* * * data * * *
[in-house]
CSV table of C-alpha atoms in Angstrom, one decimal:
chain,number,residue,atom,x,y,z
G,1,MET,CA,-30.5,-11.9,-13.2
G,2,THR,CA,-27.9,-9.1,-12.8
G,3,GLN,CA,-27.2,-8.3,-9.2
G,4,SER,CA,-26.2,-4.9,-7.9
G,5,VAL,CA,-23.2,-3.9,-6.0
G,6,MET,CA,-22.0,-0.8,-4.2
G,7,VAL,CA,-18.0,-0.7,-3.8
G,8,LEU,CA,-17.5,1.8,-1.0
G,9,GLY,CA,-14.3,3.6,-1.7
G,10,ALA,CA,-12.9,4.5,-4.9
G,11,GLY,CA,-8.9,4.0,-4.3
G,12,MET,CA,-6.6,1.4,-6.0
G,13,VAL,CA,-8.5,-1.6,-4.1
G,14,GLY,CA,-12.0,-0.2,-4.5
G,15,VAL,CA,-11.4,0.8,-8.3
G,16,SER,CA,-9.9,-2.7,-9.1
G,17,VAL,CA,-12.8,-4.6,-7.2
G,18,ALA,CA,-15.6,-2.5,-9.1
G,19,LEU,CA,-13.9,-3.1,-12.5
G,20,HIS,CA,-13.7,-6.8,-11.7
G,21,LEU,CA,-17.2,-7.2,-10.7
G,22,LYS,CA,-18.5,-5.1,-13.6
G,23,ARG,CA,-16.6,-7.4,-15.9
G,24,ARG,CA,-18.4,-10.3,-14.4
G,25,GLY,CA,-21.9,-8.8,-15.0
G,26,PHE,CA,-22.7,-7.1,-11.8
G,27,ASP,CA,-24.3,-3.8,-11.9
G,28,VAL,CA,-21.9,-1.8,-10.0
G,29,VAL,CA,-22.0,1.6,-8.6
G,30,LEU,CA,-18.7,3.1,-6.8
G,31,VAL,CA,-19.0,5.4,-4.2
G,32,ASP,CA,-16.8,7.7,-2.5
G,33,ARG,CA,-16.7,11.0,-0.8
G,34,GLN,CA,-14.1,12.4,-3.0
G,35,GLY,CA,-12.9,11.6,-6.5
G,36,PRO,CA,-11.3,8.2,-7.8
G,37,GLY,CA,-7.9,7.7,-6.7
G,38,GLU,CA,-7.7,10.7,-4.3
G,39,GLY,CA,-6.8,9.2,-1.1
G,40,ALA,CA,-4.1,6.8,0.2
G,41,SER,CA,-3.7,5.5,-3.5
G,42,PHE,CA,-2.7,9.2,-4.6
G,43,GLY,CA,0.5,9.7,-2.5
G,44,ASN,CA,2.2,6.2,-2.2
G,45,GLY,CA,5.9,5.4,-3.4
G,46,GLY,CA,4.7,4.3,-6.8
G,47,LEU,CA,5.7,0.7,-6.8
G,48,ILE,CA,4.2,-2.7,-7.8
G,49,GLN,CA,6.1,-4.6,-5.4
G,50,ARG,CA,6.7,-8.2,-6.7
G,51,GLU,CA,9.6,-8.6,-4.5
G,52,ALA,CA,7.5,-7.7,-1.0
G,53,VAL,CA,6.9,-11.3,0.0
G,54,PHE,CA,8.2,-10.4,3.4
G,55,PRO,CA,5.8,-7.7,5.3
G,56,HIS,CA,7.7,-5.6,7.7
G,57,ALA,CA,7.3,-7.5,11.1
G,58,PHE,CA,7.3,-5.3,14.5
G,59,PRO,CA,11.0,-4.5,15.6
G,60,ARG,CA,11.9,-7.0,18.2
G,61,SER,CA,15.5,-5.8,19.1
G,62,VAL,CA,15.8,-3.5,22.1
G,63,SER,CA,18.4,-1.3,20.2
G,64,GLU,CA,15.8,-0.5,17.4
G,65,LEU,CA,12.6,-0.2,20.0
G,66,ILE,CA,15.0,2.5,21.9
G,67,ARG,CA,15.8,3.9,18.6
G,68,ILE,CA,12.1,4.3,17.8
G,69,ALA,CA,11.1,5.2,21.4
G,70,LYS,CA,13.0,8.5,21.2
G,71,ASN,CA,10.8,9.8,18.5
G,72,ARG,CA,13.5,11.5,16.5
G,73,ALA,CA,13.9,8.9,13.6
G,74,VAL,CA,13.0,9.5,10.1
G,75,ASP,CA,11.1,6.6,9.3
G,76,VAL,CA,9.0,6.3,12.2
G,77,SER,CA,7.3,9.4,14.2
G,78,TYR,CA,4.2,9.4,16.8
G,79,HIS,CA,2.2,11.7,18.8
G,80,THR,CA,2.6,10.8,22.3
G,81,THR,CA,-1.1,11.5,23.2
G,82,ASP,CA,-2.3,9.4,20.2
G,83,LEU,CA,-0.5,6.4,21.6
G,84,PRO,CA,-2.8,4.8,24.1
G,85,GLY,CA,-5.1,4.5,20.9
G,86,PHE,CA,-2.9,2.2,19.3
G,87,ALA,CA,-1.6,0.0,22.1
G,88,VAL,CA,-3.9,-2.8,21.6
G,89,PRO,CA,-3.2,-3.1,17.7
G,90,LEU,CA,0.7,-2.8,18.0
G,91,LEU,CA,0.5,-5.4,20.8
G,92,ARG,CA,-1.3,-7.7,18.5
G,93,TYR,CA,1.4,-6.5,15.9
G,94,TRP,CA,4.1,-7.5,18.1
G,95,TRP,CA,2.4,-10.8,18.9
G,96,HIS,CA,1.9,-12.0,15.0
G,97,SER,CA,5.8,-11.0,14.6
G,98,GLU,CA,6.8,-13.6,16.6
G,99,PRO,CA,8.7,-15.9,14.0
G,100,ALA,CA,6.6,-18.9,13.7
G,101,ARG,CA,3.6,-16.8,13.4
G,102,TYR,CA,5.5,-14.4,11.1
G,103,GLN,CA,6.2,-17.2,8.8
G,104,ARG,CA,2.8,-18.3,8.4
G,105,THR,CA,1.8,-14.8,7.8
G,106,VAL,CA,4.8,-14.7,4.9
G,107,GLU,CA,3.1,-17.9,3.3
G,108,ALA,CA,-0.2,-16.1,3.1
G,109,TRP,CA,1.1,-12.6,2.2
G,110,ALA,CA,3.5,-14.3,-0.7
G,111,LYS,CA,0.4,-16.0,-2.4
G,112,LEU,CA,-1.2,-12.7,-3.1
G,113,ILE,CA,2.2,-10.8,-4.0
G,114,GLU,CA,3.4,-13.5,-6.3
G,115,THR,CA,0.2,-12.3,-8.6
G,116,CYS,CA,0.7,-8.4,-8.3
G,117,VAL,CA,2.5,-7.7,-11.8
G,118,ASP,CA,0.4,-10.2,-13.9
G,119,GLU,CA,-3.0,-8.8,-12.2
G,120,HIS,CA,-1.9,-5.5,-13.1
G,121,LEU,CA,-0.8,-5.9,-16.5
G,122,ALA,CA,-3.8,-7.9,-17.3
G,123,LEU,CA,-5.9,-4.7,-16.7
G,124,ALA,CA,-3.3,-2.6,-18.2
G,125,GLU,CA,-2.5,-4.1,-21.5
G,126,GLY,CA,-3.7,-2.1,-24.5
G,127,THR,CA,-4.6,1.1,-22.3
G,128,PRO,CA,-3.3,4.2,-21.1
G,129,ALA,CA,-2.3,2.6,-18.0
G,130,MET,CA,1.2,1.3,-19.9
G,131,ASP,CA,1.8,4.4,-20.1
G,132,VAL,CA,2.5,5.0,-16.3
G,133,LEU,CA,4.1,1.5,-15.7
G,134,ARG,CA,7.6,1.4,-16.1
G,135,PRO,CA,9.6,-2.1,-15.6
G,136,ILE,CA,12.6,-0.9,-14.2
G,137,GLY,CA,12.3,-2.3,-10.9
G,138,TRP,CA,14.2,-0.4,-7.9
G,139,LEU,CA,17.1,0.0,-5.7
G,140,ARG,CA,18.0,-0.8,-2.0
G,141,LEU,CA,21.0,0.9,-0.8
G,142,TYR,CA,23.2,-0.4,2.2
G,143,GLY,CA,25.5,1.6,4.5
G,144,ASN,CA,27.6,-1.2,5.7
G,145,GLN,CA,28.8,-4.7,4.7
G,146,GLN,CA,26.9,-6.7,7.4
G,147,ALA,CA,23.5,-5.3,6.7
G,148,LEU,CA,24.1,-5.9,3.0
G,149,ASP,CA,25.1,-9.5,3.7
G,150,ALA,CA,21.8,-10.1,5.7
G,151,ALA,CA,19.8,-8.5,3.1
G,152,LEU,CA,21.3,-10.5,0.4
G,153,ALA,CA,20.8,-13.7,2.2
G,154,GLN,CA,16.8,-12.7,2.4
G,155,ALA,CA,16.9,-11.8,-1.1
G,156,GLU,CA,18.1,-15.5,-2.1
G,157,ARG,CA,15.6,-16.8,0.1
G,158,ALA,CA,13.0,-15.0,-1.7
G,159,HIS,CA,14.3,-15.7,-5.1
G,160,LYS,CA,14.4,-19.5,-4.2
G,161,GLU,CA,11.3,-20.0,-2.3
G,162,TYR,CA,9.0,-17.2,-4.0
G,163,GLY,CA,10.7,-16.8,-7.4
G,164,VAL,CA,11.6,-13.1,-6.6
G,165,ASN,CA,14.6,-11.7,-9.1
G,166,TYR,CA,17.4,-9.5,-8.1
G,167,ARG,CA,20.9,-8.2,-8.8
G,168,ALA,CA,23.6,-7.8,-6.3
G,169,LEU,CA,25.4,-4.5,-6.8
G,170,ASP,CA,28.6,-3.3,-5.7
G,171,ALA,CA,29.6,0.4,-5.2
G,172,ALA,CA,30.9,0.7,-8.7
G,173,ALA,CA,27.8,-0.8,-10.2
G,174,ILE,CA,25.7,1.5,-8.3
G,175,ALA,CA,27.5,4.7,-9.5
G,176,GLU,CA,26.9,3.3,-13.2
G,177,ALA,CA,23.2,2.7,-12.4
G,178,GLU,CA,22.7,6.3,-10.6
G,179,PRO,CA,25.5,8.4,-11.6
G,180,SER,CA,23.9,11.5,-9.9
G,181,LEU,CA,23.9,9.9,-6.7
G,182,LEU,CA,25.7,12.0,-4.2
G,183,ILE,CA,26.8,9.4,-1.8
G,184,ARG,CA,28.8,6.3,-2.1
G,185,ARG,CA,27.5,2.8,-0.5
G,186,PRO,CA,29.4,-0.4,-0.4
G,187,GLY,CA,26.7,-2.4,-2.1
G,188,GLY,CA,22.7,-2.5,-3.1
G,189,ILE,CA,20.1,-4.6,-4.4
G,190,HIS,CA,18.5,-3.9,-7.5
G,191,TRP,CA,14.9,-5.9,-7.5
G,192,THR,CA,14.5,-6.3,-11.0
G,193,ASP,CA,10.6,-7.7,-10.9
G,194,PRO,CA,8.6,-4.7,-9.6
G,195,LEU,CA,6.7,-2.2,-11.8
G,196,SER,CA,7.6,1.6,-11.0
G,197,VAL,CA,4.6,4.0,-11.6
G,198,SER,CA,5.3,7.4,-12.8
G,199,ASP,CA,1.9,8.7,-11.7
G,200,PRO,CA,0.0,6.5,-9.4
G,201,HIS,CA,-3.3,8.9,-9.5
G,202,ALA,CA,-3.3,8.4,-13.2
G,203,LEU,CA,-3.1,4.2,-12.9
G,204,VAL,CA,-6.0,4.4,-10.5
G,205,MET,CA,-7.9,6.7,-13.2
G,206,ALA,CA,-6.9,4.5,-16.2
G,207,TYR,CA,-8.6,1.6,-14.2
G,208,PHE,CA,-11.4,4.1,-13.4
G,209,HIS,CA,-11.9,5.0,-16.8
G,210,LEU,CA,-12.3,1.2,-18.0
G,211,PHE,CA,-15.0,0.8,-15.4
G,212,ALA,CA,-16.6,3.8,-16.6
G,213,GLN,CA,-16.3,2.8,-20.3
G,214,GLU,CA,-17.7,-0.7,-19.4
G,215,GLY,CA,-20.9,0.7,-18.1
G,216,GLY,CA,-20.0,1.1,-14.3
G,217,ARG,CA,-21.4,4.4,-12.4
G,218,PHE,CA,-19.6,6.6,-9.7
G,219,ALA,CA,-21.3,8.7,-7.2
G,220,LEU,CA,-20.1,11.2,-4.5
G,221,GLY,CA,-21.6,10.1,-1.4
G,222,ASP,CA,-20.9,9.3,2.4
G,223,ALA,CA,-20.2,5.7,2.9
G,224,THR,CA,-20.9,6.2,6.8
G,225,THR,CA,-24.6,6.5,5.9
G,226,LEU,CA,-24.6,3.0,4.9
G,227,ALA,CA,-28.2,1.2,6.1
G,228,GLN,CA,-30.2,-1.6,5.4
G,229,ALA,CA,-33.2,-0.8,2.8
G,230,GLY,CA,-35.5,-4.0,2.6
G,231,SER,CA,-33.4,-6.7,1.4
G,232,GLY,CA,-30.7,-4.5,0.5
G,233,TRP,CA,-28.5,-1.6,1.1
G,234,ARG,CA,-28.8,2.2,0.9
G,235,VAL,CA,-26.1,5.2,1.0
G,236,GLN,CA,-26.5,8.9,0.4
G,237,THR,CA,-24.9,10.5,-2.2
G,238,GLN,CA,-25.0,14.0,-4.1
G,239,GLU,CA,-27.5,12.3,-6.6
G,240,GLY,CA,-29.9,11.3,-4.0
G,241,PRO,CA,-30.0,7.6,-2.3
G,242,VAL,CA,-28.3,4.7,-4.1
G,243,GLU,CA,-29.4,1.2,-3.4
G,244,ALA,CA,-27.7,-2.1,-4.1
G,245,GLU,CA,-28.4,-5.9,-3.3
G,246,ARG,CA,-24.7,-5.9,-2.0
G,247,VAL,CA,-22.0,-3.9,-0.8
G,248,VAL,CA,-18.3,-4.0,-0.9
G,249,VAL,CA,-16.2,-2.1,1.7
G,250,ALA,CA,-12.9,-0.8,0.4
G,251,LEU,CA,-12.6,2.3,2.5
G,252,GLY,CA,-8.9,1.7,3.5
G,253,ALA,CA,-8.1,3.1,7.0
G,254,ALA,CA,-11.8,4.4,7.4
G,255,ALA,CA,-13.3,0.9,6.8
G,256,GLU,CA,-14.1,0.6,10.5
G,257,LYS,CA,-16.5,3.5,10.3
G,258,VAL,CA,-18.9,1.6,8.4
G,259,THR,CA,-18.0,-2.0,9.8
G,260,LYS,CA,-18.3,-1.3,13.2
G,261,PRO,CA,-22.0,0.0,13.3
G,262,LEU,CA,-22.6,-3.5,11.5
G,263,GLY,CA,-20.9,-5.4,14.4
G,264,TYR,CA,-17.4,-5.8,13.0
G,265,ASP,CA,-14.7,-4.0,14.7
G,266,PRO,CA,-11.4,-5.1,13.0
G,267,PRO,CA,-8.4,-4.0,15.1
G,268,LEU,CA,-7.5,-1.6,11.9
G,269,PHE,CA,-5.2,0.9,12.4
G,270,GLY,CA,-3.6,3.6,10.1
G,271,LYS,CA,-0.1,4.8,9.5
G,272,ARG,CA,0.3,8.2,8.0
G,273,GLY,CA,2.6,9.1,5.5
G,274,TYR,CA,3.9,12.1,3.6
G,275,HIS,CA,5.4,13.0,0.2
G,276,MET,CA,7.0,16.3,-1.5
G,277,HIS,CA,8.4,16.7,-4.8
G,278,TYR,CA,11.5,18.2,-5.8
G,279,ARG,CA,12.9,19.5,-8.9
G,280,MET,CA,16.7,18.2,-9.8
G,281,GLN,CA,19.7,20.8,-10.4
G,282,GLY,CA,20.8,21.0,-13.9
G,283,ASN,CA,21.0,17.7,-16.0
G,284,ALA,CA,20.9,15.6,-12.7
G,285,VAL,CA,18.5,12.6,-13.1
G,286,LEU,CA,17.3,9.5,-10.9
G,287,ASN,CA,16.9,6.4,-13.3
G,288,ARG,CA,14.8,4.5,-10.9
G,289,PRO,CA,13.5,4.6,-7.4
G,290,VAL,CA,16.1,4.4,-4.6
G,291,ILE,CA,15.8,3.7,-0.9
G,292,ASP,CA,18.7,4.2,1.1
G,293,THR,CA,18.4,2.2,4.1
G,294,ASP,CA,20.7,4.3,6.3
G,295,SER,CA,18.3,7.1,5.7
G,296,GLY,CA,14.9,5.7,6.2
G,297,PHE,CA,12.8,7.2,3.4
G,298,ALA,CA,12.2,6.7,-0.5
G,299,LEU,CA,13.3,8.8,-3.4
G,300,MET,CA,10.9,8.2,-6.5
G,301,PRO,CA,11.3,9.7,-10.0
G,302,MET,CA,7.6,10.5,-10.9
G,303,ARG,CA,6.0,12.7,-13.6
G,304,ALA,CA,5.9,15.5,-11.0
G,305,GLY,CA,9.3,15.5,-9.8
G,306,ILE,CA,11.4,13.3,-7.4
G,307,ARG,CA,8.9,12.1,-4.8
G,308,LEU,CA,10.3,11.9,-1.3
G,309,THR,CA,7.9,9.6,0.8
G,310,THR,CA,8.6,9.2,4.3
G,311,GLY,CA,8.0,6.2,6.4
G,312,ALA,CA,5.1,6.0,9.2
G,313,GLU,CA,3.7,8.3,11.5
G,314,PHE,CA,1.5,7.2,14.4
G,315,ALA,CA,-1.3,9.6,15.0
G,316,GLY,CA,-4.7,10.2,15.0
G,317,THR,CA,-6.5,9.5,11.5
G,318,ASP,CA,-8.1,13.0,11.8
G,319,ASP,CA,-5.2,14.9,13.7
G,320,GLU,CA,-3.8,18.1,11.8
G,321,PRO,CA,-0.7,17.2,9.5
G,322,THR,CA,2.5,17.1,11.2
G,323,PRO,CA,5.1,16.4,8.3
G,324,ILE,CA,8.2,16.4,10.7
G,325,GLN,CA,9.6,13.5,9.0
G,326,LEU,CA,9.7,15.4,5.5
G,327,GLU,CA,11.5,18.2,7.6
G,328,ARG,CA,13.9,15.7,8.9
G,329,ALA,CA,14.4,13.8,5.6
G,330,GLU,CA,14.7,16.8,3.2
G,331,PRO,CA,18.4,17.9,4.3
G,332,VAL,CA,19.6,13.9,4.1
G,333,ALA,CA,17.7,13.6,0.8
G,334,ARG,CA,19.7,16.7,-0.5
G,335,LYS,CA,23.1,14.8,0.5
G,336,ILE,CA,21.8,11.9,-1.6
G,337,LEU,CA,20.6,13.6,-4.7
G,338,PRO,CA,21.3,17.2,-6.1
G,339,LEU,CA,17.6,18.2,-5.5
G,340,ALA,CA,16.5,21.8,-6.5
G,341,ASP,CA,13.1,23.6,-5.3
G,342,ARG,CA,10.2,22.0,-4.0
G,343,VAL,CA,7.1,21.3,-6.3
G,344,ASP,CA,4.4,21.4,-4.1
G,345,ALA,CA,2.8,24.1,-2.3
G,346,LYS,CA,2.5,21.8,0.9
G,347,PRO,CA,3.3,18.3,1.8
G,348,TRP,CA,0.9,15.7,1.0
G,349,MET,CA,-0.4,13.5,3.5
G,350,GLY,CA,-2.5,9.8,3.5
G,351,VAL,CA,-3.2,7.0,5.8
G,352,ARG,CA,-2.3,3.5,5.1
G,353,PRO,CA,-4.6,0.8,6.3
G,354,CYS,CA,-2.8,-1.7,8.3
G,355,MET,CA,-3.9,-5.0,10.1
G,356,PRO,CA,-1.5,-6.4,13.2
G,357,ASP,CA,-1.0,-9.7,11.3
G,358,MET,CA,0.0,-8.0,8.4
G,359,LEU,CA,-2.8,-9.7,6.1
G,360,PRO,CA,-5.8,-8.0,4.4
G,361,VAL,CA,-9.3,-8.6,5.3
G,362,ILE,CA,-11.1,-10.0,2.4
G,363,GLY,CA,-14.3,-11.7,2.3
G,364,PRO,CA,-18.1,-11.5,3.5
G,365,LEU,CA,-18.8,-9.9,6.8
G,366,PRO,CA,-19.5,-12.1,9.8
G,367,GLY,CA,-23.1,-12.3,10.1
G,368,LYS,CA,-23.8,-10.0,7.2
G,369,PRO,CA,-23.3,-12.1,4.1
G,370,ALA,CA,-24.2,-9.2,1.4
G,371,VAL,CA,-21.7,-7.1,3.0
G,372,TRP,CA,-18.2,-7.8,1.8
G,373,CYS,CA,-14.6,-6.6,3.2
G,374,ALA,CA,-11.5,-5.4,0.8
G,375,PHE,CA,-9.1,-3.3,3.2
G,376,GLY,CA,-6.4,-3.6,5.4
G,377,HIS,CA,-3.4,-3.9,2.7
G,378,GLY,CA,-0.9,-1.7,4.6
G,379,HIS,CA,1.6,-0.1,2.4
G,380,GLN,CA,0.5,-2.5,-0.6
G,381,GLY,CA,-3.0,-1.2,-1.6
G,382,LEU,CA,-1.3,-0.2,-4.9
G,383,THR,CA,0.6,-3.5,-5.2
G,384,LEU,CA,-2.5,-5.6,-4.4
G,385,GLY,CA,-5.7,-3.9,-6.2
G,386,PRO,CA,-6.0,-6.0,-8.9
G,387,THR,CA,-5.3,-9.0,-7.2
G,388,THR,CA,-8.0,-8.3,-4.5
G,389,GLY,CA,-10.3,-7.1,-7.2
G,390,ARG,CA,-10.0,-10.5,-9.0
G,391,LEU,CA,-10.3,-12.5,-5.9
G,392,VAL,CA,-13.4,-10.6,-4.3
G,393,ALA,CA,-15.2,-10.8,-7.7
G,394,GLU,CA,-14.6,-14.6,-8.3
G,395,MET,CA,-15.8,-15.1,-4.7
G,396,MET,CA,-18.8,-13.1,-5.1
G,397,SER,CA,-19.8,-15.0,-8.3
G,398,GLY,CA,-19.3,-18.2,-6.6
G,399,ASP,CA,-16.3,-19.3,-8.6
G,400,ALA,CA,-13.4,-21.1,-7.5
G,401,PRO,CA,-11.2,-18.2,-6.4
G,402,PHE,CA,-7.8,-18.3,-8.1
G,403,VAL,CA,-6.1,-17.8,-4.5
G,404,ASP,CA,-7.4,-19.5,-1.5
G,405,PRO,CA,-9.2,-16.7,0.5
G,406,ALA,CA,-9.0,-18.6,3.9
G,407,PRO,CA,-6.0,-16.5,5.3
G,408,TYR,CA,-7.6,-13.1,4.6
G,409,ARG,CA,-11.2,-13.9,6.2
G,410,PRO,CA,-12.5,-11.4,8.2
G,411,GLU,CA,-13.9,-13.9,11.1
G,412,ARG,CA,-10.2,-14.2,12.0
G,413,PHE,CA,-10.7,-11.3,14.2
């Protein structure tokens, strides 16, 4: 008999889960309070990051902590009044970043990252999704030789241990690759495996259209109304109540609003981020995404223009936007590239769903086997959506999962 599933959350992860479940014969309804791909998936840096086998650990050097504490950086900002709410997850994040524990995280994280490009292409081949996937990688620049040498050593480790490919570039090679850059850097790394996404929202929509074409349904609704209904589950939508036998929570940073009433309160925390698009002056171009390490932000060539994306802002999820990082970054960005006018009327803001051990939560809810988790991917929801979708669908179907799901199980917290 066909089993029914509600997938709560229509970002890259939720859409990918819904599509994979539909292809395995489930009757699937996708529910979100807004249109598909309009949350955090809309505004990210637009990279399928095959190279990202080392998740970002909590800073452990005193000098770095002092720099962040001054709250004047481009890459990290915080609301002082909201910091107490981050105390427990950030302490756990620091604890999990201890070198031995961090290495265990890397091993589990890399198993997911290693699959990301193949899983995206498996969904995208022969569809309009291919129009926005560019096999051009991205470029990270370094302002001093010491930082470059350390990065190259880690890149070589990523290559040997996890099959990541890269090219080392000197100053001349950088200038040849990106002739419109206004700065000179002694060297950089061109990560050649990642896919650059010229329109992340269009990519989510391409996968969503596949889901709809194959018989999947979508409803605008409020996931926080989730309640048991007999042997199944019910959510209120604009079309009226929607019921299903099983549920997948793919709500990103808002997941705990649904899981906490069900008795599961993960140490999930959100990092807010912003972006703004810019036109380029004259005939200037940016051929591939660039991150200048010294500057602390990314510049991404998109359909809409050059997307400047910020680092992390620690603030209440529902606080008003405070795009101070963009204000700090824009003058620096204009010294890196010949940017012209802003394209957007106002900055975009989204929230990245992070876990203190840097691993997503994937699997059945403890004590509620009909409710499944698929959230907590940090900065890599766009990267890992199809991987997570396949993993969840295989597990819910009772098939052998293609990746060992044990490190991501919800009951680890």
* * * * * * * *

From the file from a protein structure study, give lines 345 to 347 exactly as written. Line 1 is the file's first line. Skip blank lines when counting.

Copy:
G,342,ARG,CA,10.2,22.0,-4.0
G,343,VAL,CA,7.1,21.3,-6.3
G,344,ASP,CA,4.4,21.4,-4.1